Wednesday, November 17, 2010

Finding One's Muse: Ruth Sabath Rosenthal

In our effort to give you the face behind the author and the person behind the author, let us introduce you to Ruth Sabath Rosenthal. We had a chance to get some quick answers from poet Ruth about her work. This is not a full-fledged interview, but rather a sketch of a poet in motion. Ruth has had many poems published widely over the past decade, and her first chapbook, “Facing Home” has just been published by Finishing Line Press.

* On Beginning.
I first considered myself a writer when I purchased my first computer and learned the basics of Microsoft Word, followed by my signing up for a poetry class at the 92nd Street Y in NYC and the rest is history. This was in the year 2000.

* On Inspiration.
I think my true inspiration came from the fact that, although my mother was not a lover of poetry to the point of reading it or keeping it around the house, she did however make it known that she loved one poem “Abou Ben Adhem” by Leigh Hunt. I must have heard her recite it or she showed it to me. That was the only connection to poetry either she or I had, and that was 40 years or so before I started writing and studying poetry. [Ruth also tells us that she gets inspiration from her dog, Sweetie-Pie, pictured here.]

* On Ideas.
My ideas come from life experience—mine and those around me and those in the world at large—the joy, the suffering, the humor and optimism.

* Where a Good Poem Comes From.
I believe that a good poem comes from truth, whatever that truth is—ugly or pretty, sad or happy, serious or funny, and even if that truth is bent to protect someone.

* Concerning Messages in Writing.
I’d like my readers to come away with, after reading my poems, a feeling of being familiar with me, of having shared in an experience that touches them and feels like what they’ve also at one time or another, on some level, experienced. I’d like them to laugh, shed a tear or two, maybe even read one of my poems more than once.

* Realism in Poetry.
My writing is truly rooted in realism, although I bend the truth and often project myself into a situation, as opposed to me revealing my own personal experience and view point. In other words, I’ll write as if I’m someone else—perceiving things as they do or would.

* Surprises in One’s Own Writing.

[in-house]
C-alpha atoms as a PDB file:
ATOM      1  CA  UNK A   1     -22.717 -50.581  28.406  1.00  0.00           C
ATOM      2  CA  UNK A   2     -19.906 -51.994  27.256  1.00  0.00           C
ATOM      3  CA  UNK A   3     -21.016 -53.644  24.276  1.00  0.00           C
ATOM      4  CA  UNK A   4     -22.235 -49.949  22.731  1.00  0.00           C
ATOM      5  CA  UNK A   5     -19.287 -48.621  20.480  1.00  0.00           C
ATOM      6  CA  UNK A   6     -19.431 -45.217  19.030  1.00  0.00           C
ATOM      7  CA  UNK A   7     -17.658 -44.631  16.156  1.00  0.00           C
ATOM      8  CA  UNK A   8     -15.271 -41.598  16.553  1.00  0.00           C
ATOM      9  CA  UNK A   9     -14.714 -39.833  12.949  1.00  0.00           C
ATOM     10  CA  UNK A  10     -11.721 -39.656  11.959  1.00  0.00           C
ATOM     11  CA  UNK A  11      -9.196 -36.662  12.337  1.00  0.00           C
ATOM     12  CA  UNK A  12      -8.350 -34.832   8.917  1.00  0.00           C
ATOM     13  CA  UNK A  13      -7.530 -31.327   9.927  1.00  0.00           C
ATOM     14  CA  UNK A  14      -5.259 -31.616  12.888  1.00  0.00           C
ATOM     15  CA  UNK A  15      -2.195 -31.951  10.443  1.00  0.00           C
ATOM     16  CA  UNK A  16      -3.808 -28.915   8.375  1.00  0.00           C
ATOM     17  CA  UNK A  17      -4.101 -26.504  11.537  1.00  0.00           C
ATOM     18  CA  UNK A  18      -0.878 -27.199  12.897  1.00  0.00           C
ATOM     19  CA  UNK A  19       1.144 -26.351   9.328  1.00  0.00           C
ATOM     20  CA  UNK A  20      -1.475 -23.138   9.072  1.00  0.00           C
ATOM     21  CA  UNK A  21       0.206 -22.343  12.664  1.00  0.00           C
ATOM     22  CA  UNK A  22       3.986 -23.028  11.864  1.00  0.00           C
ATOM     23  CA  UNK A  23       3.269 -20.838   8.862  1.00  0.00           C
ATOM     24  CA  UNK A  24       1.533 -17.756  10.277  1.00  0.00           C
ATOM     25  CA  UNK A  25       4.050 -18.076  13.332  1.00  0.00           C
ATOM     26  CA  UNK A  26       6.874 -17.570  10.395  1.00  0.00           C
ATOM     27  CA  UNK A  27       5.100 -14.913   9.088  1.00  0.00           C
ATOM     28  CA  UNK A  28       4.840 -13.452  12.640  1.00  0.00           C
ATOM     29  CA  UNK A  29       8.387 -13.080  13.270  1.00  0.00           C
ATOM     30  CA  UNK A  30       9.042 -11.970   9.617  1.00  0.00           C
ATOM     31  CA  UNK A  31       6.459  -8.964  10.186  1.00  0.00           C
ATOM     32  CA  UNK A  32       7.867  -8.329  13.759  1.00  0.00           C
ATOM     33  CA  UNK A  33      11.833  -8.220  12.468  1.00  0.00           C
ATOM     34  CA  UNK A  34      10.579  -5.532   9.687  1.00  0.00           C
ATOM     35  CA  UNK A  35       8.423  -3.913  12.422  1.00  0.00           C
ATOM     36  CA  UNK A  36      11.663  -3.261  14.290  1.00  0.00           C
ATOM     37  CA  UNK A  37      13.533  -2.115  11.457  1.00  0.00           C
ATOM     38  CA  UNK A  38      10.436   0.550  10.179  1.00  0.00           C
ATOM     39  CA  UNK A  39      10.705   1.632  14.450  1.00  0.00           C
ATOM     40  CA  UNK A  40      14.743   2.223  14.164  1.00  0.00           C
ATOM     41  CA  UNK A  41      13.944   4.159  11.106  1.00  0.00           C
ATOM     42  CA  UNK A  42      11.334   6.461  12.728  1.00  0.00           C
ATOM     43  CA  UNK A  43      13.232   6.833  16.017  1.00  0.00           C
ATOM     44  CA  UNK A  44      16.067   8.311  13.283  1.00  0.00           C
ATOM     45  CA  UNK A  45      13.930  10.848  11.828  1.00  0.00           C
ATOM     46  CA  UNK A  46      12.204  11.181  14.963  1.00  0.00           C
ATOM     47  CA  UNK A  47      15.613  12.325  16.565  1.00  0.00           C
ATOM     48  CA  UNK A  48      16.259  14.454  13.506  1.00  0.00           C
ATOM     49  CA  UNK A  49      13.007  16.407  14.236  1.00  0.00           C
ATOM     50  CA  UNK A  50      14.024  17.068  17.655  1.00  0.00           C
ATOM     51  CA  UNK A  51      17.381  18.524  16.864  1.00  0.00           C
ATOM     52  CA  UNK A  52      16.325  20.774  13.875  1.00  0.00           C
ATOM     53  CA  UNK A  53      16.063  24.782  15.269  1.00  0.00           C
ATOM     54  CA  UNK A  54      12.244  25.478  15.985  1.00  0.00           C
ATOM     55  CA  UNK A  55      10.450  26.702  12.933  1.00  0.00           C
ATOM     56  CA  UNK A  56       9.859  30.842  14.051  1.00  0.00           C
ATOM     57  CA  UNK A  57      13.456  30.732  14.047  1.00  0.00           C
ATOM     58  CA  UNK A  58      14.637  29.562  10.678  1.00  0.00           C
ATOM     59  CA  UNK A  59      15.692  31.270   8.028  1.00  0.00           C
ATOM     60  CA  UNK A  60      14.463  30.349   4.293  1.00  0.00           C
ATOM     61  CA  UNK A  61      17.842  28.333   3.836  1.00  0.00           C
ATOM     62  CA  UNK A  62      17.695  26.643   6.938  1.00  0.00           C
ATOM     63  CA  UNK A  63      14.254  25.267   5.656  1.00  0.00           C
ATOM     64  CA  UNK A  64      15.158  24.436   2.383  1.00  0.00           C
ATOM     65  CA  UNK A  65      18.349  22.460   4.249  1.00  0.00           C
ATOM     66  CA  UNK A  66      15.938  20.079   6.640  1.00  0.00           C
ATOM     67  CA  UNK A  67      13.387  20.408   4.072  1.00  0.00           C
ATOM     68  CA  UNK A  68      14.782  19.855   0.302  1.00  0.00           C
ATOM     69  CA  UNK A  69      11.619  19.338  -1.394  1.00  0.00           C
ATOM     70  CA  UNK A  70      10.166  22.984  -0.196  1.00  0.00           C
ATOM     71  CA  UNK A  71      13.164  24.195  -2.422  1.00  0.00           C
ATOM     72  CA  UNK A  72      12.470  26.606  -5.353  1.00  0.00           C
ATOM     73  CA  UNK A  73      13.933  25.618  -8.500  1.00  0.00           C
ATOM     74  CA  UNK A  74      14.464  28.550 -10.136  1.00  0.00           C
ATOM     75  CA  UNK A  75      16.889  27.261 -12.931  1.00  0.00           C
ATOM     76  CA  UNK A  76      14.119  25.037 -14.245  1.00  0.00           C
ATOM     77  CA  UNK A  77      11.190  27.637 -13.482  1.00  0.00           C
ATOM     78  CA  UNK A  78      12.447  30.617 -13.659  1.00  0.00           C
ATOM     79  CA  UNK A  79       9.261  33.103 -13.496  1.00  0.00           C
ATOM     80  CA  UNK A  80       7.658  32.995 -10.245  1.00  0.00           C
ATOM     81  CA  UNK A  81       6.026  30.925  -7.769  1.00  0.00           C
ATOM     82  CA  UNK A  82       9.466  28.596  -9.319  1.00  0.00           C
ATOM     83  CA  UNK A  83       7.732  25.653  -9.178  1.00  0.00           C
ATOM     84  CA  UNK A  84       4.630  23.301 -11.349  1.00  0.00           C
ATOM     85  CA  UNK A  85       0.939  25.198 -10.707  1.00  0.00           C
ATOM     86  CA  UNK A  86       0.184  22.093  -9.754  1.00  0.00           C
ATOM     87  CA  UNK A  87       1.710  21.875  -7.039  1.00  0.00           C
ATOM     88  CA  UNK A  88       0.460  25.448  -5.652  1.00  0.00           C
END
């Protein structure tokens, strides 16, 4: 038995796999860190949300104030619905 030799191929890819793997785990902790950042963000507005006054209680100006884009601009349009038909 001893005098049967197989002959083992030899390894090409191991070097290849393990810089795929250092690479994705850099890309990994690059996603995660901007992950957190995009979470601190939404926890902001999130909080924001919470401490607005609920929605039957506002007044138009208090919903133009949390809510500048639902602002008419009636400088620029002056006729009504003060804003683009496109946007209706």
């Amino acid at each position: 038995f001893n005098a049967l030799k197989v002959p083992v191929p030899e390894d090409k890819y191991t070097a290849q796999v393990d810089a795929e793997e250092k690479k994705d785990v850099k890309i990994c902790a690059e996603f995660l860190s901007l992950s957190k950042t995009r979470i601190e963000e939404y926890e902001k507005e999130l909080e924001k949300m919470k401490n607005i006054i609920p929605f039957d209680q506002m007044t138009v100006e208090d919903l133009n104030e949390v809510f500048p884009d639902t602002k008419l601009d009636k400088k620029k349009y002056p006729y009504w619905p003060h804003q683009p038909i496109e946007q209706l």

I surprise myself all the time. I’m often in awe of a poem I’ve finished working on. I don’t mean that to sound immodest, but I often feel that someone’s words are being channeled through me—someone with something profound to say. And I’ve heard other poets say the same thing. It’s a fantastic experience when it happens. And usually the poem comes fast and needs very little revision.

* Personal Favorites.
I have so many favorite poems I’ve written, but among them are those I regret having not kept to myself. I always worry about hurting someone’s feeling or besmirching the memory of someone who’s passed. I’m cognizant of this when I write, and may hold back because of it.

* Working Schedule.
I am blessed that I have a husband who is both supportive financially and who I can bounce poems off of. He has a good ear although he’s not a poet or writer. Being so fortunate, I write whenever I feel like it and seem to go through spurts of productiveness.

* Types of Poems.
Some would call them “confessional” but I don’t like that term. I write some formal poems such a Sestinas, Villanelles, Sonnets, but mostly I write poems that, though in stanzas, are not in form, and their rhymes run throughout the poems, as opposed to end-rhymes.

* Great Influences.
First, I have to say that I don’t read enough. I need to be in a quiet place, both physically and mentally to do that. And when I do read, it’s always out loud, as hearing the words is essential to me. I love the masters like Yeats, Frost, Whitman, Stevens, Dickinson, Adrienne Rich, May Swenson, but then again, I do read today’s poetry from time to time.

* Reading Now.
At present, I’m not reading. But when I start up again, you can be sure I’ll be writing, because I can’t seem to read for more than an hour or so, when suddenly I am compelled to write. I guess I’m easily inspired and quite impressionable.

* Upcoming Projects.
I plan to publish a series of chapbooks and I’m currently finalizing a full-length manuscript, working with a publisher.

* Current Work.
My current work is much like the poems in my chapbook just recently published by Finishing Line Press, titled “Facing Home.” The subject matter of my current poems is not much different than that of the poems I wrote at the beginning of my writing career, back in 2000. What’s changed is my crafting of poems—I’ve learned so much over the years and have honed my craft to the point of having a strong voice and style.

Copyright 2010 by Ruth Sabath Rosenthal